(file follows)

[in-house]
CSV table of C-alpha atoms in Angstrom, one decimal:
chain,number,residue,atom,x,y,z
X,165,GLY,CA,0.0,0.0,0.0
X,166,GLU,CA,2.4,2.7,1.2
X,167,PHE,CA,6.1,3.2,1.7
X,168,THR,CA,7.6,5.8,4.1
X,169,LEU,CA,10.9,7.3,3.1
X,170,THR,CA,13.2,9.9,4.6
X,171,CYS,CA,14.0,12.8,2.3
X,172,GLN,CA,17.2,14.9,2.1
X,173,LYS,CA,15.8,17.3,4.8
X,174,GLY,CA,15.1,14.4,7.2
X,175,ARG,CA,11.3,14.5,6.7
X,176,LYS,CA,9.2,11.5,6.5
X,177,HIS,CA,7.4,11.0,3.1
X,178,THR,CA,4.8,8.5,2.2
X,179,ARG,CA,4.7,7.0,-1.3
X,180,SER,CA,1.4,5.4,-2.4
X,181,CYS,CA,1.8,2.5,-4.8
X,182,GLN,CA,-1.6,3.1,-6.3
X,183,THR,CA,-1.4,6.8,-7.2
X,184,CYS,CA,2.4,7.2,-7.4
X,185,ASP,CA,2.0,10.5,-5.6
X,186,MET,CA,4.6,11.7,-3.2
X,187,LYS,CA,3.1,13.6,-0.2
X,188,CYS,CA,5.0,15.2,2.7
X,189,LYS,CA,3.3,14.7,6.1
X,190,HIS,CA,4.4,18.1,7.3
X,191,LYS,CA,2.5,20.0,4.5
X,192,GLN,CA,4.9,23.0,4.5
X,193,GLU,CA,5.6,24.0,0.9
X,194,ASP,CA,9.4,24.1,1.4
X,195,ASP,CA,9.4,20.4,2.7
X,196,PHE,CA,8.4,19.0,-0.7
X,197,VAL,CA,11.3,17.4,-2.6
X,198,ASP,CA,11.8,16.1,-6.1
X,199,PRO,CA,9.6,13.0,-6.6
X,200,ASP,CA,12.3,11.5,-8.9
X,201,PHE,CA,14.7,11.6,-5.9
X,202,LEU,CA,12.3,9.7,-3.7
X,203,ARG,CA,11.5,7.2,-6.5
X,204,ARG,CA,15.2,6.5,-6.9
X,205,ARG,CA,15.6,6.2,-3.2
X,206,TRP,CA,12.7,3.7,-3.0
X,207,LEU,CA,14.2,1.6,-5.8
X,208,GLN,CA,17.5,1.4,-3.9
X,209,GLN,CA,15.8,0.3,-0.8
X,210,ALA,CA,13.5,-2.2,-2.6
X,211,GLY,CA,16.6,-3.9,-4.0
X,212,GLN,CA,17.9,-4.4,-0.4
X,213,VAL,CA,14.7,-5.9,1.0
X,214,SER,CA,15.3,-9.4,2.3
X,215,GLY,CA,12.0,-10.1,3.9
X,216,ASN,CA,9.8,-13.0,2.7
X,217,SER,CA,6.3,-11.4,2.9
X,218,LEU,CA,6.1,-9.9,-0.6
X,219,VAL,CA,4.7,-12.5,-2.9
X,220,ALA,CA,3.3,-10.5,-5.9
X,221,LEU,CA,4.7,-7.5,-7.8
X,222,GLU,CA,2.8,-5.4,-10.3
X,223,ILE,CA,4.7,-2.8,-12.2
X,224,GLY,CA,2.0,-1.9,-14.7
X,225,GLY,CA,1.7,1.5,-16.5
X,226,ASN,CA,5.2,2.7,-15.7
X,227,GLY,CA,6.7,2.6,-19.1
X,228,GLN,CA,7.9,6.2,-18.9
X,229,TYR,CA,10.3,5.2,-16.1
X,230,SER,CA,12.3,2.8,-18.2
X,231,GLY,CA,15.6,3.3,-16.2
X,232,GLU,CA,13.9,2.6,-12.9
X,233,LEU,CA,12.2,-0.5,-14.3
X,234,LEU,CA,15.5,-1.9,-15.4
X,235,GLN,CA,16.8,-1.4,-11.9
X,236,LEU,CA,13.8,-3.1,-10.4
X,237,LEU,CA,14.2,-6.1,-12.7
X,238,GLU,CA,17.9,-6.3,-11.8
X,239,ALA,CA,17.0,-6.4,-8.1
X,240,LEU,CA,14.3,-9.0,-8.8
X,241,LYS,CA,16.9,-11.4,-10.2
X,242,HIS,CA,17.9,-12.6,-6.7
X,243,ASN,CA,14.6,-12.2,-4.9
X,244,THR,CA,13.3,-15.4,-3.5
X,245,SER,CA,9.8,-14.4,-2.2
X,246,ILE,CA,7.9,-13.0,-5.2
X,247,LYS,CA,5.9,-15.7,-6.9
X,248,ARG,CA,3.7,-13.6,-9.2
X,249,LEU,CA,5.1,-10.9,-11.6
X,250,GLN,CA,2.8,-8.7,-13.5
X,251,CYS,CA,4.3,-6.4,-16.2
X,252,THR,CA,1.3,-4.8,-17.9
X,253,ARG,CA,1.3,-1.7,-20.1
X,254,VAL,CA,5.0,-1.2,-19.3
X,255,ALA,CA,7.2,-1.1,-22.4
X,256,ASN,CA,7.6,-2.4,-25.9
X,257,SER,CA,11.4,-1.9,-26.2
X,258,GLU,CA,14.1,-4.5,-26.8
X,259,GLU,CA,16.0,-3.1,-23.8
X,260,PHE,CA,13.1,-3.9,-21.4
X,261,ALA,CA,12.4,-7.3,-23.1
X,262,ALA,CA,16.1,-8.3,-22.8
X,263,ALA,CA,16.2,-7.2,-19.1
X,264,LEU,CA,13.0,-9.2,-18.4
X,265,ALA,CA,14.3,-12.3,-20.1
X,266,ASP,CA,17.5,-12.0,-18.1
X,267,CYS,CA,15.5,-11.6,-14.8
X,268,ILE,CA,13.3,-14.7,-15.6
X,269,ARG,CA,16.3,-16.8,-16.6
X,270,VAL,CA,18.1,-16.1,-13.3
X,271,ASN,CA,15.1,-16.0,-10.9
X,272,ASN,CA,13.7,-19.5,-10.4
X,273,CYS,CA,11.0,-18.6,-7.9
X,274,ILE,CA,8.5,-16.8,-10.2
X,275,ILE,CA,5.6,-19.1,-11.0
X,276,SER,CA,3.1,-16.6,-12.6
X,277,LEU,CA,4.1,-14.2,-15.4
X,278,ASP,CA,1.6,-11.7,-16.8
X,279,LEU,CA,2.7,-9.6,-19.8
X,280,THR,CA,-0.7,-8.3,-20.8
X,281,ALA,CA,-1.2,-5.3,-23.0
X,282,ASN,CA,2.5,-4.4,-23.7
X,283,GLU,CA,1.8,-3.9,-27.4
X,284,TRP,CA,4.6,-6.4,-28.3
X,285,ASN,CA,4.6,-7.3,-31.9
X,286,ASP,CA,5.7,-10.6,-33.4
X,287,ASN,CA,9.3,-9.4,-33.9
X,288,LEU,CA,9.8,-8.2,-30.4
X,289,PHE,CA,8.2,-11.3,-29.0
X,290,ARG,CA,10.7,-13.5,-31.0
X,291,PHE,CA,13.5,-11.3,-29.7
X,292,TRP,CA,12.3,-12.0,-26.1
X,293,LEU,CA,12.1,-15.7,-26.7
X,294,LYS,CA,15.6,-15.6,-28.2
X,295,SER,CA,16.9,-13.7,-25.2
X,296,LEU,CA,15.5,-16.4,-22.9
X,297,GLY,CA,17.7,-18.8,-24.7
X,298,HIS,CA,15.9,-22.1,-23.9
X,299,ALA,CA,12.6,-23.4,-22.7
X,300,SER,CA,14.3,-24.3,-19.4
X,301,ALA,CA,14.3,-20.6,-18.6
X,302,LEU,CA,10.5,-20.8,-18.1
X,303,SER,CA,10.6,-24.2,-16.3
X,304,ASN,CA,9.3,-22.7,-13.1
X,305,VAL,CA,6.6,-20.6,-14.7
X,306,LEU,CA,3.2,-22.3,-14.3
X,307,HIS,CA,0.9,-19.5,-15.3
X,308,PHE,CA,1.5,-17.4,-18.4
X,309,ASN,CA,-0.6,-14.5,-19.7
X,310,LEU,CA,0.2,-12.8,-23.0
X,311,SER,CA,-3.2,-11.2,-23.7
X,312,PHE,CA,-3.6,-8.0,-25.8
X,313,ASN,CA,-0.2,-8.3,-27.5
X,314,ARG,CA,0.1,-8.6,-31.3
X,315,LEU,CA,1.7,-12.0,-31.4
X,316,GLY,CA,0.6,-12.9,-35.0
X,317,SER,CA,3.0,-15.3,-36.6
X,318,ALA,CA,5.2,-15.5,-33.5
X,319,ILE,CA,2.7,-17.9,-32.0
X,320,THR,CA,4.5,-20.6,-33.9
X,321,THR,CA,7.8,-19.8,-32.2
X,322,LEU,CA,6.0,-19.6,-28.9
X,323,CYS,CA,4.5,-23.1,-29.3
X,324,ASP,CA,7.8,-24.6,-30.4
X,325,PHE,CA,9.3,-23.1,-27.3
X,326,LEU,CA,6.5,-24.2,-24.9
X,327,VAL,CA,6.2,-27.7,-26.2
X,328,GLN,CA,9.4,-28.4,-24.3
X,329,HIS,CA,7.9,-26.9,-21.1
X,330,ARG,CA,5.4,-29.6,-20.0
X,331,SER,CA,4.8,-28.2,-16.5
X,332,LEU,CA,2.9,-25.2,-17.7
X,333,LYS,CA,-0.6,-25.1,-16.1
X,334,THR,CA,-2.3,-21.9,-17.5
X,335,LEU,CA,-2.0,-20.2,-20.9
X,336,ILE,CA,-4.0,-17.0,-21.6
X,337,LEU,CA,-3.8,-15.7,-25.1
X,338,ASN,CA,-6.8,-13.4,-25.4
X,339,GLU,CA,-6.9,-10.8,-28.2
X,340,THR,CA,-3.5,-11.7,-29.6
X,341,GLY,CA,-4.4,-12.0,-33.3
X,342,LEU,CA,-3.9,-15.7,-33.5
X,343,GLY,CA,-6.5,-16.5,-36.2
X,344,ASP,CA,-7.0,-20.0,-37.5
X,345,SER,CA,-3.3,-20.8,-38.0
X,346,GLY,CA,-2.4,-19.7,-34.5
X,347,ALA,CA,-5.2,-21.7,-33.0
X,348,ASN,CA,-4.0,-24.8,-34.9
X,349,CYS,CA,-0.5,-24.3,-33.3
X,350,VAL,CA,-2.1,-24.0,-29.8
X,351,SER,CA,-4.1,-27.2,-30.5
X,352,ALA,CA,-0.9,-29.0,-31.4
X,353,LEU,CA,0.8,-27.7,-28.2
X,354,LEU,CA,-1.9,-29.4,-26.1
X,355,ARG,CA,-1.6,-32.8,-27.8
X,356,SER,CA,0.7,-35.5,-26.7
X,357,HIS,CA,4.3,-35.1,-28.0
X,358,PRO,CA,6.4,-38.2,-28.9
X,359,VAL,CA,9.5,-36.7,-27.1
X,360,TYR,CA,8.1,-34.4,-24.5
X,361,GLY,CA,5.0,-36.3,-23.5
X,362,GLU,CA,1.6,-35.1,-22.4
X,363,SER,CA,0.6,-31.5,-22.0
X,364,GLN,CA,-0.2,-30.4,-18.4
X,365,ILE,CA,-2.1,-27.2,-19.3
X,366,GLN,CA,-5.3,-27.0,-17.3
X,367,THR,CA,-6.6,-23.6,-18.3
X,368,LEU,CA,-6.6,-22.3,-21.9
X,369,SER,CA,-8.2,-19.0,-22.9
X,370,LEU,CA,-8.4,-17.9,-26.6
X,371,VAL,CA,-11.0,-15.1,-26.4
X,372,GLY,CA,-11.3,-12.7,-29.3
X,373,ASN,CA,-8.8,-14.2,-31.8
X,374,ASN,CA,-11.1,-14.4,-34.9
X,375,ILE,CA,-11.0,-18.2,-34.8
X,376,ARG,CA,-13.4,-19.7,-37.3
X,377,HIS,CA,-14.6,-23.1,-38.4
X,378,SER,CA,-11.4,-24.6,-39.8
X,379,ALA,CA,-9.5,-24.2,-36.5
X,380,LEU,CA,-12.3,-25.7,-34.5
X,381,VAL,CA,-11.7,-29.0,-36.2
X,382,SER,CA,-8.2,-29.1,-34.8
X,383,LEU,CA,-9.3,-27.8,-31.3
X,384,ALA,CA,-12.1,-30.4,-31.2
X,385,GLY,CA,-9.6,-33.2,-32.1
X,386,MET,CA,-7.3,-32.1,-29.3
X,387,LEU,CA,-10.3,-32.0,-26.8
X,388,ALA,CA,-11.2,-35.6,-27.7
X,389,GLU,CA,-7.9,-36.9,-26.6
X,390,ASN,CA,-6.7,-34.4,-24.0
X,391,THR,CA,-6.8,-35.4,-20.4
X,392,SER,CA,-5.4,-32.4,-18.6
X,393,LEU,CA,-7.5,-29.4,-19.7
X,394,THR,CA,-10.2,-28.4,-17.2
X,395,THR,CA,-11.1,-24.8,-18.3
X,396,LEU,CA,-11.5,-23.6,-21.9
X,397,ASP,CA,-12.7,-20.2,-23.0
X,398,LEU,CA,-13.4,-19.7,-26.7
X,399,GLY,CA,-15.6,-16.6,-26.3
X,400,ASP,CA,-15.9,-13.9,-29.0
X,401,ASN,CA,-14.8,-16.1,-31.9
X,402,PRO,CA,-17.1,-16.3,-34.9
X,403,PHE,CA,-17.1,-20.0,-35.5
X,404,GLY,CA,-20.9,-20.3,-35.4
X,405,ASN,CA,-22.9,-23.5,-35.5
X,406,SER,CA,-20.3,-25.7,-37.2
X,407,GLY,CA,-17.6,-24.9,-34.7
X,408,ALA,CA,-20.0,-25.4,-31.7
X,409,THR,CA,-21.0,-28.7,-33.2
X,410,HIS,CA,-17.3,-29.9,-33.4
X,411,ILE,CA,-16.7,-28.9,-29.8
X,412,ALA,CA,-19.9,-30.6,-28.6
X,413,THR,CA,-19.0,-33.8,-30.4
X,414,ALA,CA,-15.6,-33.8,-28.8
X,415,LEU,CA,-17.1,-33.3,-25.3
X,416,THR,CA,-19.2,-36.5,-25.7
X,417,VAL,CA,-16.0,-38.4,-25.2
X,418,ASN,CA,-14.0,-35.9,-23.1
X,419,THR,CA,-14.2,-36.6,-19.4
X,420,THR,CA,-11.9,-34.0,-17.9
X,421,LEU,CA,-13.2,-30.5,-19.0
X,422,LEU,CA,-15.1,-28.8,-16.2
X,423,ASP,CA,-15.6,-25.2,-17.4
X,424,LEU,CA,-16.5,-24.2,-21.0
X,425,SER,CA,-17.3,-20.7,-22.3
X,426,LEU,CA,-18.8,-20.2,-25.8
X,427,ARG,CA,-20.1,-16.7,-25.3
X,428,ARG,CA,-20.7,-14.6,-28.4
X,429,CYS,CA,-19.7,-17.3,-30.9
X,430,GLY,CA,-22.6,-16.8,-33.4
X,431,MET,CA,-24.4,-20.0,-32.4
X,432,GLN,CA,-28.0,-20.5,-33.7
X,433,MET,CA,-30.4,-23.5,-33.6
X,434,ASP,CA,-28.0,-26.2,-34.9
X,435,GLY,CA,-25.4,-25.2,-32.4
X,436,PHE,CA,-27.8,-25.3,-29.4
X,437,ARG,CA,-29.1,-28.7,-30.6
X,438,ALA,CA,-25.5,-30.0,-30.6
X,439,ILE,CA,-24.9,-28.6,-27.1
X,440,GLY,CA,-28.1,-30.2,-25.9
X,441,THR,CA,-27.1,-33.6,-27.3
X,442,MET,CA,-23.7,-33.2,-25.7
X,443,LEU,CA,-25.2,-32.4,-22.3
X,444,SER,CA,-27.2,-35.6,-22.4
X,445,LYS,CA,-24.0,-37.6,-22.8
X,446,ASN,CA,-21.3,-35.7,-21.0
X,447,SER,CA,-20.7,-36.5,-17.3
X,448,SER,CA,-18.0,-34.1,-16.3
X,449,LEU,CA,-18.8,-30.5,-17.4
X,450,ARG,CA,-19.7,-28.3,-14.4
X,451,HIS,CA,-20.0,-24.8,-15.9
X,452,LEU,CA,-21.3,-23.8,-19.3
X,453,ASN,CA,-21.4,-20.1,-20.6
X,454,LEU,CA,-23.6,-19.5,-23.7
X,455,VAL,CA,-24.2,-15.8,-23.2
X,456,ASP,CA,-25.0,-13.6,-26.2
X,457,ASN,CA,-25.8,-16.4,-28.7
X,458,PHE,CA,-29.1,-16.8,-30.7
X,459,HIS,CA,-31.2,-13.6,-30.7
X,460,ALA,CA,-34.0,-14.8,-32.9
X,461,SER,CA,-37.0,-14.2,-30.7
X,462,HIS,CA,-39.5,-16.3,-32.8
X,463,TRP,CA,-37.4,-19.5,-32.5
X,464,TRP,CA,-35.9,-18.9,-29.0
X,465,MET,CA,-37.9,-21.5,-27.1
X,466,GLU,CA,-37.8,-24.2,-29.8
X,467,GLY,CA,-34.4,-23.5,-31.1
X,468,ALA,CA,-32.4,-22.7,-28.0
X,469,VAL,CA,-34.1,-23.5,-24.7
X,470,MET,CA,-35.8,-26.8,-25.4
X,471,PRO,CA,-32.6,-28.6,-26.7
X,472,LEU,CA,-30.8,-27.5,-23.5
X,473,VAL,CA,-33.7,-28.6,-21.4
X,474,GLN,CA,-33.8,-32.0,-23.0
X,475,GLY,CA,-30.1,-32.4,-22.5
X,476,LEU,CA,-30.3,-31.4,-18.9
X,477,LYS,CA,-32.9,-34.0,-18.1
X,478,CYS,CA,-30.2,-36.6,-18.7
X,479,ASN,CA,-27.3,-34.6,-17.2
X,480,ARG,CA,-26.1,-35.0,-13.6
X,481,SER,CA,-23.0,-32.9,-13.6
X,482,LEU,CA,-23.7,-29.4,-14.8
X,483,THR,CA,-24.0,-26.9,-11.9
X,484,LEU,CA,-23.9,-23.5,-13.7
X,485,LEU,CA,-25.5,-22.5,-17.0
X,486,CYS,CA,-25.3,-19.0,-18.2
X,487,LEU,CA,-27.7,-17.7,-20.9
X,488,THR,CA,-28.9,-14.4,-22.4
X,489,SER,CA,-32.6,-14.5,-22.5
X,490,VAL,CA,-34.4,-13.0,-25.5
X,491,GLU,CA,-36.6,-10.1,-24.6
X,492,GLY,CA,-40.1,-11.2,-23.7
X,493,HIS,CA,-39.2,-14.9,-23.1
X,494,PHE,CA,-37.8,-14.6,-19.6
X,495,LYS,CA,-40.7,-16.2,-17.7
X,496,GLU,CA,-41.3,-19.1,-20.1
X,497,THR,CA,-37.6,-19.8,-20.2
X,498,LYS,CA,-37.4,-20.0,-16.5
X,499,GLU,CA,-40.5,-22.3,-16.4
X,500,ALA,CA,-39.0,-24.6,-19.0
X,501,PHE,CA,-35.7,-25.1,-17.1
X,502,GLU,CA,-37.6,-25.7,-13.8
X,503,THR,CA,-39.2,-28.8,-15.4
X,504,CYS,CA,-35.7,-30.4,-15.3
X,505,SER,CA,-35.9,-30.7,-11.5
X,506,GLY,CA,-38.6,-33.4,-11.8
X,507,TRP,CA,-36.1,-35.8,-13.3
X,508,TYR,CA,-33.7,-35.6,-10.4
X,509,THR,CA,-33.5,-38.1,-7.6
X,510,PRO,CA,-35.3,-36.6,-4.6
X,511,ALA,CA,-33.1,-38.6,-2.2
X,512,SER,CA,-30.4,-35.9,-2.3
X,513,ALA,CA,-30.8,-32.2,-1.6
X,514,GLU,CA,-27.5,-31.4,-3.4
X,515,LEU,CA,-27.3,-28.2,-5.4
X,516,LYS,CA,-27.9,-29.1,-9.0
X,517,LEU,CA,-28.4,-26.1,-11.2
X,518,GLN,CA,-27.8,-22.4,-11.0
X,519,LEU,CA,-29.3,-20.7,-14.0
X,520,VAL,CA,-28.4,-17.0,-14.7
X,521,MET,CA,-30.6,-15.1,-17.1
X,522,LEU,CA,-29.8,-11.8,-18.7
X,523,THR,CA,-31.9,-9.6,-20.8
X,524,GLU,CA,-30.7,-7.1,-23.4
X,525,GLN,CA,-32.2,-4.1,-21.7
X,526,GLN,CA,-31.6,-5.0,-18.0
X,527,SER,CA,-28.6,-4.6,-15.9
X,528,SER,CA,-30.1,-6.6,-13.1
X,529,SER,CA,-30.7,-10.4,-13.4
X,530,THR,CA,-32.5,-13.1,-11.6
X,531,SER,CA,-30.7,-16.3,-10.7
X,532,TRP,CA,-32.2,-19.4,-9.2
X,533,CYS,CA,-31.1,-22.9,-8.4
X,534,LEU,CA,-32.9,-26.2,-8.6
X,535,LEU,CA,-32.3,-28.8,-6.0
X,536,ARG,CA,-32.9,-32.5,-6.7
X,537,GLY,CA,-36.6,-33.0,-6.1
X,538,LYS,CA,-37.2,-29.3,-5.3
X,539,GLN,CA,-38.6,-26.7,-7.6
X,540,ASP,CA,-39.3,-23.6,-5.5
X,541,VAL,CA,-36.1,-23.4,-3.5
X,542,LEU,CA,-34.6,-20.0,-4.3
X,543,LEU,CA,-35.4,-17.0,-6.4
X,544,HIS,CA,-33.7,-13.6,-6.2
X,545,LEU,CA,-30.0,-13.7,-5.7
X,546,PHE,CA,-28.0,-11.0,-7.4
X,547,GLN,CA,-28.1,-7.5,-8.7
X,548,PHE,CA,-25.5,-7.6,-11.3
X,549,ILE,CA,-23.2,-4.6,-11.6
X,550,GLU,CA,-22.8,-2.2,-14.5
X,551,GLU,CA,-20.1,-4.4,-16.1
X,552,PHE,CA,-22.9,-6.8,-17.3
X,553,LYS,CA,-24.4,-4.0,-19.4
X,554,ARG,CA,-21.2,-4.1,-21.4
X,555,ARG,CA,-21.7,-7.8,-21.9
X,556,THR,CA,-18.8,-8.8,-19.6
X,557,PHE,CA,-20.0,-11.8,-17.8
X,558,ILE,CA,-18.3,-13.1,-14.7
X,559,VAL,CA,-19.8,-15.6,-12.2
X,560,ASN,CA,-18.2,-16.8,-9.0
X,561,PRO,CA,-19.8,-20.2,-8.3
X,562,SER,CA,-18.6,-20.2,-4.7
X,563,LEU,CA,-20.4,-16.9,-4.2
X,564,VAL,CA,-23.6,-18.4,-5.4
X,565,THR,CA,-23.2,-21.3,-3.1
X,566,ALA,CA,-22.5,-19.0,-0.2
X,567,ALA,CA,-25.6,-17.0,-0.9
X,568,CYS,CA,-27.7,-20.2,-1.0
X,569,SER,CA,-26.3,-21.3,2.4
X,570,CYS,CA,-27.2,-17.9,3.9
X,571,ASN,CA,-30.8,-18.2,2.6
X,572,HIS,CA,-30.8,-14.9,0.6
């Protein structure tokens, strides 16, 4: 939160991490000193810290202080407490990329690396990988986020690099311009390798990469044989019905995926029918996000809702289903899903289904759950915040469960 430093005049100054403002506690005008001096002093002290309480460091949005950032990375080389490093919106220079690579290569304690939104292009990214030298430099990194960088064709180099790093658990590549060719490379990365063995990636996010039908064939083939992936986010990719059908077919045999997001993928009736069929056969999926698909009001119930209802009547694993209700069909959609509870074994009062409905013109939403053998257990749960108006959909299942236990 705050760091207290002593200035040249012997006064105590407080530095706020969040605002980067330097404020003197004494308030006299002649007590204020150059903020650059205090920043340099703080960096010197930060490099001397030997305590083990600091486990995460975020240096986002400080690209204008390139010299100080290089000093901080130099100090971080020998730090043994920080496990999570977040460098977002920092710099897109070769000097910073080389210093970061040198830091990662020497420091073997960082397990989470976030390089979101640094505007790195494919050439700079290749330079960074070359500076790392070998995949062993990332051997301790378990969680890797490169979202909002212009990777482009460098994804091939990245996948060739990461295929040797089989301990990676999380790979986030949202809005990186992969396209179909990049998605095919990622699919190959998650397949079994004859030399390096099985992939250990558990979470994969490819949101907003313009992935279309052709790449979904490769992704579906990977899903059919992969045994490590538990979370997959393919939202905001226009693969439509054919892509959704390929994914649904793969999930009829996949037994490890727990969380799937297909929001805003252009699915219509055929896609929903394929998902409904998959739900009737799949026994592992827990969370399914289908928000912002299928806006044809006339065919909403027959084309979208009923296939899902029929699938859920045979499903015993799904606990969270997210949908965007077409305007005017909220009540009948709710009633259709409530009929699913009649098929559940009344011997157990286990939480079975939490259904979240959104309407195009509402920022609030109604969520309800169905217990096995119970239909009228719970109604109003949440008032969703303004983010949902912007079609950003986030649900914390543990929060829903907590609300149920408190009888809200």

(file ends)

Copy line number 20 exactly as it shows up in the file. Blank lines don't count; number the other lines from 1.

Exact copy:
X,181,CYS,CA,1.8,2.5,-4.8